North Texas Daily

With weed and alcohol the most dangerous drug is the most legal

With weed and alcohol the most dangerous drug is the most legal

With weed and alcohol the most dangerous drug is the most legal
August 01
20:47 2019

Recently the state of Texas decided that Marijuana would continue to be criminalized and illegal. As I learned of this decision, I wondered what the reasons were for continuing to keep the prohibition of marijuana necessary. 

I feel like it might be popular knowledge that there are actual health benefits from the use of marijuana and some of the negative effects are not as harmful in comparison to a legal substance like alcohol and nicotine. Alcohol especially, which is so common in our society, is known for causing liver diseases and alcohol poisoning, which can be fatal.

Marijuana, on the other hand, is known for having positive effects on the user’s health. Many of the early uses for medical marijuana, which is marijuana that is only prescribed by doctors, is commonly used for nausea from chemotherapy. It is also prescribed for chronic pain and was one of the most popular uses for the substance.

So why is it that marijuana is demonized while drinking is a social activity when most kids would kill to be at their 21st birthday already. It kills more per year than marijuana, with the CDC reporting that from the years 2006 through 2010, there were approximately 88,000 deaths per year. 

In the year 2000, the National Highway Traffic Safety Administration found that 1400 automobile accidents were caused by those who were intoxicated.  

Alcohol kills thousands of people each year, whether it is by health effects alone or behind the wheel of a car. Marijuana has zero documented cases from its use alone. 

Despite this, the number of arrests based on the number of drug possessions in the United States was 36 percent of arrests were marijuana charges. Many have been criminalized and locked up for small counts of possession.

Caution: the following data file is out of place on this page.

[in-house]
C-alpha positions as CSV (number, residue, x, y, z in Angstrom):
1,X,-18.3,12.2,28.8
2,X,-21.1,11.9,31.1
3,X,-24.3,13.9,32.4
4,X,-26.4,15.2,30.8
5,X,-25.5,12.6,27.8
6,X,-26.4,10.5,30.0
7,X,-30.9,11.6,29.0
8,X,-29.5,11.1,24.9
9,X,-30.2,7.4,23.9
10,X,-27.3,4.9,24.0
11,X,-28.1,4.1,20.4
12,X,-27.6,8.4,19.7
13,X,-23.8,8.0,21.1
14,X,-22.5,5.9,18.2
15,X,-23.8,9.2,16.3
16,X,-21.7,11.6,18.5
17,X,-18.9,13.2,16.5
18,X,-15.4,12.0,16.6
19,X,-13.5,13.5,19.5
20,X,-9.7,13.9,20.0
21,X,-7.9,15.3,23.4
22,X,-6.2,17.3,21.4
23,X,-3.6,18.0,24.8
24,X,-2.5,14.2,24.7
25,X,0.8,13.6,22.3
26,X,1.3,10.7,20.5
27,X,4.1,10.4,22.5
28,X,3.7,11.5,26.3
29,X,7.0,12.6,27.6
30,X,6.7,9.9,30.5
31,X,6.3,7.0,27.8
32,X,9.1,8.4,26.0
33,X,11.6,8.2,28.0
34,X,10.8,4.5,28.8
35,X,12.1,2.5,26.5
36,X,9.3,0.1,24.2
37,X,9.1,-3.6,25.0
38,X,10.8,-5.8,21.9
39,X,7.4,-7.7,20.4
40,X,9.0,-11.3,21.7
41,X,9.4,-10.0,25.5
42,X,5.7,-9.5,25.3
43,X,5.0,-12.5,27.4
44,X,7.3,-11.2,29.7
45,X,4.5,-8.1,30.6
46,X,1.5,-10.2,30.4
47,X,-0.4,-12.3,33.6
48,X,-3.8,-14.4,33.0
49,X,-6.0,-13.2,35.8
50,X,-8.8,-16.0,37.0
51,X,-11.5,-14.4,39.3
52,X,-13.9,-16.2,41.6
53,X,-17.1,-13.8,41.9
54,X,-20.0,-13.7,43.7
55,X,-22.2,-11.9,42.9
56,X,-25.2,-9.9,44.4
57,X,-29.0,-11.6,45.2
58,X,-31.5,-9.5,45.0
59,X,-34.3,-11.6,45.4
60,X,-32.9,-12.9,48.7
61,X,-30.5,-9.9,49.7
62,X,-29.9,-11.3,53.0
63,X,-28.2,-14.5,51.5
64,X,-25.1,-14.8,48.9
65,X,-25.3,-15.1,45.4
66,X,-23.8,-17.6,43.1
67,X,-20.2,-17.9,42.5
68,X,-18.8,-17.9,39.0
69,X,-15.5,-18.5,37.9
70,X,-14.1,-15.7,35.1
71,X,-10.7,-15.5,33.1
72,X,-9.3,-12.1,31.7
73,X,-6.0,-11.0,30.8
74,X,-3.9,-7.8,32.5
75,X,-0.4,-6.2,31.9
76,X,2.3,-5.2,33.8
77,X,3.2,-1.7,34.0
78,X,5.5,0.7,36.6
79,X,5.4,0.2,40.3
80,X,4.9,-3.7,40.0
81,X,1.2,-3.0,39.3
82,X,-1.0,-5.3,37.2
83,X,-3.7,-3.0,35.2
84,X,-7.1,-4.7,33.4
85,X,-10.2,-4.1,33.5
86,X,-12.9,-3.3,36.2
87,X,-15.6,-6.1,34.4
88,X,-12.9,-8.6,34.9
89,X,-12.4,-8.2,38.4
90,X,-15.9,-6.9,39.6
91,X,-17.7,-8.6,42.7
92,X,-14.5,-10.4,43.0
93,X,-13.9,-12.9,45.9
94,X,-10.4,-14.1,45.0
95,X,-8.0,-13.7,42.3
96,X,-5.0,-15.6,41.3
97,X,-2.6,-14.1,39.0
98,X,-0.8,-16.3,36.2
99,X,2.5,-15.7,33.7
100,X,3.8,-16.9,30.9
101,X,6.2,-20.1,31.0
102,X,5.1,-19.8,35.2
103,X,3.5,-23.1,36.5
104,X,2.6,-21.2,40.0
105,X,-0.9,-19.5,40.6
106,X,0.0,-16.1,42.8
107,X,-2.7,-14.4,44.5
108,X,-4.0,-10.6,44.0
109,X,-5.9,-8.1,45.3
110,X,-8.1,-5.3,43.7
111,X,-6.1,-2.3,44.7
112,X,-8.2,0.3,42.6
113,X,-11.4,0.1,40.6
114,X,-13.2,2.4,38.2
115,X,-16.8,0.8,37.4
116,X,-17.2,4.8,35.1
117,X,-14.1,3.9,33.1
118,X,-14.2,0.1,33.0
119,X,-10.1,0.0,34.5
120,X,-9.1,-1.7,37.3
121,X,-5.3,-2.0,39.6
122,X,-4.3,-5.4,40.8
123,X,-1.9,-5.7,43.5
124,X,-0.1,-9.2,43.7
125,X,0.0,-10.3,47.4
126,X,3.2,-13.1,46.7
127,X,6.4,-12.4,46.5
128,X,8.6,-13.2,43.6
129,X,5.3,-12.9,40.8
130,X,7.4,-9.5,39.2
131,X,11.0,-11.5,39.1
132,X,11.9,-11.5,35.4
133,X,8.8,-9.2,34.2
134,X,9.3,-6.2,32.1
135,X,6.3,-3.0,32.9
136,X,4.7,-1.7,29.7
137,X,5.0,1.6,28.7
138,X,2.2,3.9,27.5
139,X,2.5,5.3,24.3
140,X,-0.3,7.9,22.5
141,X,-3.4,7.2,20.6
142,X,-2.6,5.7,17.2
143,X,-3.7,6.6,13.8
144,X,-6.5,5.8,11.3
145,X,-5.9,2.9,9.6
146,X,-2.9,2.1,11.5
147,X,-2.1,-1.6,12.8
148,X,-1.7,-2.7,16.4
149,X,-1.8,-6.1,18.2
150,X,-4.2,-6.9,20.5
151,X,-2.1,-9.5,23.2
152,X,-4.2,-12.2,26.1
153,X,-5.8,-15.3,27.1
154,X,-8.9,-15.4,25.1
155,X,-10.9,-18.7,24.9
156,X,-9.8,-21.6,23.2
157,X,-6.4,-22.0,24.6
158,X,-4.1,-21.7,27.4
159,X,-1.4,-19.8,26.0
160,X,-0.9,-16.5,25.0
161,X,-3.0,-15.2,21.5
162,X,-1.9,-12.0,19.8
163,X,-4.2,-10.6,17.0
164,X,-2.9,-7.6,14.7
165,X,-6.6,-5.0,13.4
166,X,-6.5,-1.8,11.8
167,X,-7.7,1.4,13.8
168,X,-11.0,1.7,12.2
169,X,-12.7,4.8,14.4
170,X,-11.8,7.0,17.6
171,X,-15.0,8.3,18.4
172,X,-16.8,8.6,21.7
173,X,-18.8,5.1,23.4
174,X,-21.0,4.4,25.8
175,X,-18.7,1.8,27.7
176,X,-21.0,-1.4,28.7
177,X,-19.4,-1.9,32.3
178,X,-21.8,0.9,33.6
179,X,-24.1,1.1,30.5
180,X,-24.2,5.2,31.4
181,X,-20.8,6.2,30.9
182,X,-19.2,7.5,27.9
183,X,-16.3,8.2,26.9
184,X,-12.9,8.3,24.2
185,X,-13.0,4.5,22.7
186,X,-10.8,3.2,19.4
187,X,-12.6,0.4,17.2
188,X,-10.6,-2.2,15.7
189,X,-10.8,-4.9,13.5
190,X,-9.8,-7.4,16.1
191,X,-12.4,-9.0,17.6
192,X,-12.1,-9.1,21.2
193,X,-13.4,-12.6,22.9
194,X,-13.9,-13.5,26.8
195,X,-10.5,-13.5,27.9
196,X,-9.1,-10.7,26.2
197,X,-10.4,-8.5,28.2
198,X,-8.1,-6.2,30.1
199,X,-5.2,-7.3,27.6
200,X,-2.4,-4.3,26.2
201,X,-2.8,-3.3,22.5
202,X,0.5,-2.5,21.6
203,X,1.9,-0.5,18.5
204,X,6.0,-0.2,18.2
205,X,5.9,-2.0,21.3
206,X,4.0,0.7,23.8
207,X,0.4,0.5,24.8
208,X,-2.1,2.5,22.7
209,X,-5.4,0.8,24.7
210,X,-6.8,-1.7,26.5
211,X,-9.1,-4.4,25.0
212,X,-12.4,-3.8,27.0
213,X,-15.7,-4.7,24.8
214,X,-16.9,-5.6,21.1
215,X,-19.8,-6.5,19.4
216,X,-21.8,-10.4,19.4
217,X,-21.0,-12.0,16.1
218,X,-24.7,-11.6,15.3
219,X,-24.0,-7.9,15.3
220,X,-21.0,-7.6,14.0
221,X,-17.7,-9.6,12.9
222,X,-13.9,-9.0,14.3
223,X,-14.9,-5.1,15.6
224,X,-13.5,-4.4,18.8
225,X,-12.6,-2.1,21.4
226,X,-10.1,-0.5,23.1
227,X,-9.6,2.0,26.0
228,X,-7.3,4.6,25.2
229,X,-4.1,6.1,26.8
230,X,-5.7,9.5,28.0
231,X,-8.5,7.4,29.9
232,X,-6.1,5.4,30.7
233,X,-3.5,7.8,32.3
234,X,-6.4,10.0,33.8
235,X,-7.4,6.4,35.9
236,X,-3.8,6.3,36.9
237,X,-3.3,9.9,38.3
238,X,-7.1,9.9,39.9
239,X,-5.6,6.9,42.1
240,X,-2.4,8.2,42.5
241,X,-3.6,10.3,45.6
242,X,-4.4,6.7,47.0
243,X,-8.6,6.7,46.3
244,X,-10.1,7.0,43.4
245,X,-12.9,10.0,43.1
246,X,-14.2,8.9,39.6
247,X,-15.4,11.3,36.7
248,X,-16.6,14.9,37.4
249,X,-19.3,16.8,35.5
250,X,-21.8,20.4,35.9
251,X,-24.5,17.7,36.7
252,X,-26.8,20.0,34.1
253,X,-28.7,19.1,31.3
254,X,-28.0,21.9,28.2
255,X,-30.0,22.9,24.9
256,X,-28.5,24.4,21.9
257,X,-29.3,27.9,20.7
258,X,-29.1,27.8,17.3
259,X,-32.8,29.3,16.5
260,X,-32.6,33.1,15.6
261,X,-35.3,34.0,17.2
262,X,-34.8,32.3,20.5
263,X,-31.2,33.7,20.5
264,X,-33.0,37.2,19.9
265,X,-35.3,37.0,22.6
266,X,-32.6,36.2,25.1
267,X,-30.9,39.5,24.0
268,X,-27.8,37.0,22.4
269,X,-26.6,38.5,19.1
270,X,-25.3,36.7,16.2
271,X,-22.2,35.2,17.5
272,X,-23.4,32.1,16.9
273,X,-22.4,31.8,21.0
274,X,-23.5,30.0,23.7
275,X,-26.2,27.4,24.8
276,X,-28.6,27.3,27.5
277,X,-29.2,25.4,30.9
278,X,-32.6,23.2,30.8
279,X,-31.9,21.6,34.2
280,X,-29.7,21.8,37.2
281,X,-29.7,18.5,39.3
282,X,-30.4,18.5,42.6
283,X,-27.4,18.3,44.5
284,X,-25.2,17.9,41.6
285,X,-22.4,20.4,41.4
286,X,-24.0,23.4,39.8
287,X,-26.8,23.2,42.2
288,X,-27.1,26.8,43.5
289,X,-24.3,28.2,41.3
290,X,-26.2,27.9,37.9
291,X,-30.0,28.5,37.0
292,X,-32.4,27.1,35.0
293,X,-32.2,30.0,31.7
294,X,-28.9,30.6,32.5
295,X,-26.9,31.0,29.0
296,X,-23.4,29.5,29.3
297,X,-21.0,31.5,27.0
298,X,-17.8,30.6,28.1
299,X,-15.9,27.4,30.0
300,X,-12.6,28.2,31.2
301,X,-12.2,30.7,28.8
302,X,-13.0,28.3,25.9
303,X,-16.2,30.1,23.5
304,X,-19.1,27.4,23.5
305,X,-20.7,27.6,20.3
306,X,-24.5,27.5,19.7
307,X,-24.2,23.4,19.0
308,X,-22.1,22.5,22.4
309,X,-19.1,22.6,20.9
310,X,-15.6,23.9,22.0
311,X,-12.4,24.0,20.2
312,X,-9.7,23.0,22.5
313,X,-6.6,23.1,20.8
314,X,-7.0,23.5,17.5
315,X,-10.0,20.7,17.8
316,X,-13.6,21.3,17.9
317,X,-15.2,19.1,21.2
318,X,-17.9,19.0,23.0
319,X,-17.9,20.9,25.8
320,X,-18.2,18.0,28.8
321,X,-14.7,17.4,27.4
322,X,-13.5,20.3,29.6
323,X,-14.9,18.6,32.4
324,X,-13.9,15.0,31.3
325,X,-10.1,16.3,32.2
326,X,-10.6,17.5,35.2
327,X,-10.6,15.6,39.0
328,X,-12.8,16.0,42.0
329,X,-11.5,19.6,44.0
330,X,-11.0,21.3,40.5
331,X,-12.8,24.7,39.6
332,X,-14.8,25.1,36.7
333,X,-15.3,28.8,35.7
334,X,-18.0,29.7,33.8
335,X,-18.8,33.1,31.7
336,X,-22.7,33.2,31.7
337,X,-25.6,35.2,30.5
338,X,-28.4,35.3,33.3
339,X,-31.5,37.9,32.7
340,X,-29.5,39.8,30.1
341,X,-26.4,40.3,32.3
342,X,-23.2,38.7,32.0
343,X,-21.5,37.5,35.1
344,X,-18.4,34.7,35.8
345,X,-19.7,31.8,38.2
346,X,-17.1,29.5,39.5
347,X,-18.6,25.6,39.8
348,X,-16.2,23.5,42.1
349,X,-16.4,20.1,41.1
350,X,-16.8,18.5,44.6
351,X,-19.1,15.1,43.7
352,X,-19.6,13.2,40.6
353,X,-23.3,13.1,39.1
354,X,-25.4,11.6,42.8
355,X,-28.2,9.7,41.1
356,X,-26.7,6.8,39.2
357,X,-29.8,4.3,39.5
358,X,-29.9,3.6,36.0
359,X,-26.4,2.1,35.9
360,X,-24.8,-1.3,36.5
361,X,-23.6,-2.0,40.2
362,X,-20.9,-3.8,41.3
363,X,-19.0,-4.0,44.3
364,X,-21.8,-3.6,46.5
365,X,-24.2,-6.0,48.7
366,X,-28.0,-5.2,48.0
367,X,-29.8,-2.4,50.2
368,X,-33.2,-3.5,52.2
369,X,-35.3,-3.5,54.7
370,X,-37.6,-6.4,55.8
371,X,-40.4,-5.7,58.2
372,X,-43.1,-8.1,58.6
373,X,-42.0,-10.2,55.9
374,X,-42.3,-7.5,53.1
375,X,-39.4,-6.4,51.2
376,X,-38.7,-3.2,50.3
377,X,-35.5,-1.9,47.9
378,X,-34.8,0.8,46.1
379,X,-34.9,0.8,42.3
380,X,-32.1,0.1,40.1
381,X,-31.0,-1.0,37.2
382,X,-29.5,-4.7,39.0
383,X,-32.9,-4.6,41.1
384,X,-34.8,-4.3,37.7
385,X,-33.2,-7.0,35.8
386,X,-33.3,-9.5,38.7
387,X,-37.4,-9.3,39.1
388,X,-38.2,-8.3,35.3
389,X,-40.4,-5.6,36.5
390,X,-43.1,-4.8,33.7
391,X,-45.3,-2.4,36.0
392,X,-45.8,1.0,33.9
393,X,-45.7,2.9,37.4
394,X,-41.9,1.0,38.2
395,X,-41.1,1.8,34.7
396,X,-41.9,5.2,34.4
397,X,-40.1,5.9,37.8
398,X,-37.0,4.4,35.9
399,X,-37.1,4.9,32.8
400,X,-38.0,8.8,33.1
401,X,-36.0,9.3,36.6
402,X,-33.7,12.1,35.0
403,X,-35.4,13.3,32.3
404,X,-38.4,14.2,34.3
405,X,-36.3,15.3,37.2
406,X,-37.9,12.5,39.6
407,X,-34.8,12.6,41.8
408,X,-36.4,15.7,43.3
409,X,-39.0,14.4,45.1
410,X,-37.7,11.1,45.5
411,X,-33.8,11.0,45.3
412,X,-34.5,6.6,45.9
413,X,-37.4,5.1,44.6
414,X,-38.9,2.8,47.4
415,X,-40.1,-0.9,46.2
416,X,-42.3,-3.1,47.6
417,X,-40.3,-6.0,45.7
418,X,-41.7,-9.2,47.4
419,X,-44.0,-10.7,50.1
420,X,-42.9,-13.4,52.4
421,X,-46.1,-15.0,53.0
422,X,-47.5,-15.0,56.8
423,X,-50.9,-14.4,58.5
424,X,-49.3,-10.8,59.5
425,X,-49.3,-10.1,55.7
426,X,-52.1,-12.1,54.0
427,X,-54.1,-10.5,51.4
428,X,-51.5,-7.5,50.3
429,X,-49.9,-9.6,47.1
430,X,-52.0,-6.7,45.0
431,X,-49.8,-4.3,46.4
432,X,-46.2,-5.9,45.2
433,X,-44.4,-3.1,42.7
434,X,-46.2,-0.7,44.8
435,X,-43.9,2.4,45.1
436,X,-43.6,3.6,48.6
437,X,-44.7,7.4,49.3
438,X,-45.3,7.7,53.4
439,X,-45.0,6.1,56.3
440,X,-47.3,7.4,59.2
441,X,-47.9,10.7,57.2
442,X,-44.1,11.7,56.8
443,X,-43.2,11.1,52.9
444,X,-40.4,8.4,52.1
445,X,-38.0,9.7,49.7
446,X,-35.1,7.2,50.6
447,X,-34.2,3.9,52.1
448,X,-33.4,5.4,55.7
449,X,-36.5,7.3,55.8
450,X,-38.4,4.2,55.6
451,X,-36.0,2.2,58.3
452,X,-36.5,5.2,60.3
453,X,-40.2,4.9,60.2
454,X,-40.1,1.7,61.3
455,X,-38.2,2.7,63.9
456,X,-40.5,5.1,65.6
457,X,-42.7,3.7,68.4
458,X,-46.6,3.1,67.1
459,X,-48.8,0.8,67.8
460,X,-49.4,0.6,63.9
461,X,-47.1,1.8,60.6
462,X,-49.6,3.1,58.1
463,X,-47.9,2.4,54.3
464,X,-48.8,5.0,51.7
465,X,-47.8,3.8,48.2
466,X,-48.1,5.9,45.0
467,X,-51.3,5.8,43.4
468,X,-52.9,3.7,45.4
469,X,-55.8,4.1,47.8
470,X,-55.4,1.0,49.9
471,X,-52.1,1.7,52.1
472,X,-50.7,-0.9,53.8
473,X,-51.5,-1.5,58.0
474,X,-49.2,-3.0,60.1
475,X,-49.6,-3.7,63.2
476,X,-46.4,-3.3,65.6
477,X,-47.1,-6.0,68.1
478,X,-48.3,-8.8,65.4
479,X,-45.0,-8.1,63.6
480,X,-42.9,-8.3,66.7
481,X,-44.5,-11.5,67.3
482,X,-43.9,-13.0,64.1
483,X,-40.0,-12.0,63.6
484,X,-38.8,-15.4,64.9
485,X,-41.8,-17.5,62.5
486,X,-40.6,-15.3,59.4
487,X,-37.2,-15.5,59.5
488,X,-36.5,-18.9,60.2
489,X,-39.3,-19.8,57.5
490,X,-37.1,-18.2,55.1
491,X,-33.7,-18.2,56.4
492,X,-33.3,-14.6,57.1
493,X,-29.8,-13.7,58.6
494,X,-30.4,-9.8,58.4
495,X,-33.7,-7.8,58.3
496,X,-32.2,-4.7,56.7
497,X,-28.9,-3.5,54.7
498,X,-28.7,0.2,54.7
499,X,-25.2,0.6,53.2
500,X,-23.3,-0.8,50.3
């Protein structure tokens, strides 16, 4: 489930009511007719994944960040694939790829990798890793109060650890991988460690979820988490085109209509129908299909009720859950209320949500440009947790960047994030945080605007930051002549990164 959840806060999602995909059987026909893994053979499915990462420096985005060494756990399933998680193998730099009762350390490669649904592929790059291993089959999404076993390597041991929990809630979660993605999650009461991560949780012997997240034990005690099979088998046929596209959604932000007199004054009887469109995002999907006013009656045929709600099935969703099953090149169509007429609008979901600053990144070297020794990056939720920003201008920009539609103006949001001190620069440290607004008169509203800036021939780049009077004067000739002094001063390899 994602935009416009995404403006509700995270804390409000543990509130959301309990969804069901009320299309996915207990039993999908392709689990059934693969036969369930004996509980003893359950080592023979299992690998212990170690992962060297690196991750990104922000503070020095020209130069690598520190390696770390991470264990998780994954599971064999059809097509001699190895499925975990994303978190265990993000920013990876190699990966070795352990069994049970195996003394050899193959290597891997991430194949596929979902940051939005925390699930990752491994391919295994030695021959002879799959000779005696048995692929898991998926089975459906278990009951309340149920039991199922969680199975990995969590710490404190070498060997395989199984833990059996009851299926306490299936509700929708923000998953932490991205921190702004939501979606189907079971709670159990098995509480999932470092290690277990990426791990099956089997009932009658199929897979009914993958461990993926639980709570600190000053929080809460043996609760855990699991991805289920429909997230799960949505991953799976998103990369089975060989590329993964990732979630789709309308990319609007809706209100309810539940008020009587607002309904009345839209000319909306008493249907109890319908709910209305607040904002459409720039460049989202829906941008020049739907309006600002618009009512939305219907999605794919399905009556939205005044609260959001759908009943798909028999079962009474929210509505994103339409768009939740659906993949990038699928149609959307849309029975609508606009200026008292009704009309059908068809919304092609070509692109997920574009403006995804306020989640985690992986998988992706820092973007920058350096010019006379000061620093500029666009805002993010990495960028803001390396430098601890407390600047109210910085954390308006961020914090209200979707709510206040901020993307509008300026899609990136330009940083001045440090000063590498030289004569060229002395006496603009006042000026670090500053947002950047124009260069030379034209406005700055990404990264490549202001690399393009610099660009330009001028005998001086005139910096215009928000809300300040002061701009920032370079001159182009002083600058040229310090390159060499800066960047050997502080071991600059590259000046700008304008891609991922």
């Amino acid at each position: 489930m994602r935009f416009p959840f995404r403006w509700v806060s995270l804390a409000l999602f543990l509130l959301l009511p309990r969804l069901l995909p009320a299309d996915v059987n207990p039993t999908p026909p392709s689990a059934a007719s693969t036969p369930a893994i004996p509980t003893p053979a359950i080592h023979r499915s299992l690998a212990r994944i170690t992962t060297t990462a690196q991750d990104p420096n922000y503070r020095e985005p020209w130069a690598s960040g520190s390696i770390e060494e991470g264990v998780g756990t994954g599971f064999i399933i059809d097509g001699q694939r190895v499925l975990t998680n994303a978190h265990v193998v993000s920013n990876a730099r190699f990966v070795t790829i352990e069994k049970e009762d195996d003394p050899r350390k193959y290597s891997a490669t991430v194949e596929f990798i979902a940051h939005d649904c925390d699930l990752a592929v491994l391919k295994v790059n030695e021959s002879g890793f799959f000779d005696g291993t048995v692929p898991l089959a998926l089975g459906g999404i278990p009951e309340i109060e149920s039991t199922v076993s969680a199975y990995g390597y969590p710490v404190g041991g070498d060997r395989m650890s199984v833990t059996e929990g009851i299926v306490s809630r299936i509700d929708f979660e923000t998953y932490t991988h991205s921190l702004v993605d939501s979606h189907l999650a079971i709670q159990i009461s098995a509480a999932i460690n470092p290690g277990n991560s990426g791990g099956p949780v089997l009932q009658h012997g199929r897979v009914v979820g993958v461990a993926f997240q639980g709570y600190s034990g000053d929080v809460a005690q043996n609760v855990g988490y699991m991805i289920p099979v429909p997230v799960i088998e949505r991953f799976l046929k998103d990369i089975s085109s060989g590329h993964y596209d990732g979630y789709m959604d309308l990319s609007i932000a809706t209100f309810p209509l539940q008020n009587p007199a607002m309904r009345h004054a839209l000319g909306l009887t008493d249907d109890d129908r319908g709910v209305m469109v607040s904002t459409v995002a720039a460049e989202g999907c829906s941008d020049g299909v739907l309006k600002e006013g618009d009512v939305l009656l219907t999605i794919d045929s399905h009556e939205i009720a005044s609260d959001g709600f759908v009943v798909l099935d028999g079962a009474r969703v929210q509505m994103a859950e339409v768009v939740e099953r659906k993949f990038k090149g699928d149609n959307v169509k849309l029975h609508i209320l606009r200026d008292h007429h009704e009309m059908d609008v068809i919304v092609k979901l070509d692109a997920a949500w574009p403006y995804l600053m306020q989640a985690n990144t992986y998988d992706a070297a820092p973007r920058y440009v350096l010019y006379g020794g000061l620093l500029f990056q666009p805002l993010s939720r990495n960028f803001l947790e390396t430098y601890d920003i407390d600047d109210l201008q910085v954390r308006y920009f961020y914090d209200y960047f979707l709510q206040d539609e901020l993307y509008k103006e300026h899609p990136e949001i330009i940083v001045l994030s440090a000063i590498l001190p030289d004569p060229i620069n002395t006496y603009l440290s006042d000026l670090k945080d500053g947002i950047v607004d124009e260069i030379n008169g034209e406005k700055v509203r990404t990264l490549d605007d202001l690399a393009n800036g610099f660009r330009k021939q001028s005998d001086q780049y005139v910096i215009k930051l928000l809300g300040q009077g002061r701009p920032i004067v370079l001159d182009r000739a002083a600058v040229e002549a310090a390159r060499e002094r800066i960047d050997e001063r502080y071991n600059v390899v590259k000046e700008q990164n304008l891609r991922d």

In the lives of students, financial aid can even be prevented. If the student is arrested sometime during the school year, it can limit or completely close off opportunities for students that deal with poverty and do not have the ability to pay for school. And while illegal under the law, it is still quite the overreaction for a substance that causes less harm to the body than alcohol which causes thousands of deaths each year. 

There is no real threat presented by a society that smokes weed. 

During the era of the War on Drugs by President Ronald Reagan’s administration, Marijuana was presented as a gateway to other more dangerous drugs through its addiction rate. But according to Business Insider, marijuana has a lower addiction rate than alcohol.

So why is it that this plant is such an issue for many in power when it has been shown that the health effects of marijuana are immensely better with less negative downsides in comparison to alcohol?

Weed is already culturally accepted by many. Many in the entertainment industry spoke openly about marijuana use since before the drug was legal in the state. Actors such as Matthew McConaughey and Mark Ruffalo of Marvel fame, are well known for being open about smoking pot. 

Culturally, weed has been known to make people unproductive, but not dangerous. With  alcohol, the amount it takes for the user to get hurt is much lower—and it’s legal. It’s time to stop attributing negativity and criminal sentences to a plant when it makes no sense to do so. 

Featured Image: Illustration by Austin Banzon

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Nick Parkinson

Nick Parkinson

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2 Comments

  1. Dr. Jim McHugh
    Dr. Jim McHugh August 06, 16:16

    As a retired, crippled, and retired graduate (’86) of UNT, I am the criminal defense lawyer who got marijuana (Medicine) legalized in the state of Oregon. Marijuana is sold at local grocery stores to the general public with all the tax earmark to benefit the disabled.

    Reply to this comment
  2. Dr. Jim McHugh
    Dr. Jim McHugh September 23, 02:17

    Nick, 9-22-19
    Marijuana was completely legalized in Oregon after I, a former UNT student, wrote to the governor (a Law School pal) regarding its legalization and I drafted the statute which she adjusted to make my statute more liberal. It sure isn’t cheap. Due to tax, it costs $25.00 a single bong hit at a coffee shop. We charge an 80% tax on marijuana with all the proceeds going to Disability Treatment; The blind, the disabled (including me), and the mentally retarded. So, you see it is a great idea that I started and brought to fruition. By the way, I paid my tuition with pot sales and graduated with a 3.85 GPA. I would love to go to UNT to talk about it. However, being crippled is a huge problem. I won 800 FELONY and MISDEMEANOR cases in one day! I DID THIS ALL FOR FREE, FOR THE PEOPLE, WHILE CRIPPLED!
    Peace.
    Dr. Jim McHugh (drjimxlaw64@gmail.com)

    Reply to this comment

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